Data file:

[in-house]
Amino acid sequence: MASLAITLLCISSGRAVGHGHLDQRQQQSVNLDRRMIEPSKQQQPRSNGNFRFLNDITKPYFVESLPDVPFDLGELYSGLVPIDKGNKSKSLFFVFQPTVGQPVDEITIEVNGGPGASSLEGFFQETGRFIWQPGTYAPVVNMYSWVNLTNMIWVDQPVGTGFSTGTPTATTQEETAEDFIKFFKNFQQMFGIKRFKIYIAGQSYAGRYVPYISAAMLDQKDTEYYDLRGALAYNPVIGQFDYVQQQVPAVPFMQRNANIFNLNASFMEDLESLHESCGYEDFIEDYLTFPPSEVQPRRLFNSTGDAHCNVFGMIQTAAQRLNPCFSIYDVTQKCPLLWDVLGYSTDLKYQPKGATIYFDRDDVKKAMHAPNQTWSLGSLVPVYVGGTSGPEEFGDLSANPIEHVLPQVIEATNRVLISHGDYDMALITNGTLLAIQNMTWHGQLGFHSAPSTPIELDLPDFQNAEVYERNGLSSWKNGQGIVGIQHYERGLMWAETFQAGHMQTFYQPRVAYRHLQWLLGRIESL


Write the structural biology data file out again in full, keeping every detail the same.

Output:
[in-house]
Amino acid sequence: MASLAITLLCISSGRAVGHGHLDQRQQQSVNLDRRMIEPSKQQQPRSNGNFRFLNDITKPYFVESLPDVPFDLGELYSGLVPIDKGNKSKSLFFVFQPTVGQPVDEITIEVNGGPGASSLEGFFQETGRFIWQPGTYAPVVNMYSWVNLTNMIWVDQPVGTGFSTGTPTATTQEETAEDFIKFFKNFQQMFGIKRFKIYIAGQSYAGRYVPYISAAMLDQKDTEYYDLRGALAYNPVIGQFDYVQQQVPAVPFMQRNANIFNLNASFMEDLESLHESCGYEDFIEDYLTFPPSEVQPRRLFNSTGDAHCNVFGMIQTAAQRLNPCFSIYDVTQKCPLLWDVLGYSTDLKYQPKGATIYFDRDDVKKAMHAPNQTWSLGSLVPVYVGGTSGPEEFGDLSANPIEHVLPQVIEATNRVLISHGDYDMALITNGTLLAIQNMTWHGQLGFHSAPSTPIELDLPDFQNAEVYERNGLSSWKNGQGIVGIQHYERGLMWAETFQAGHMQTFYQPRVAYRHLQWLLGRIESL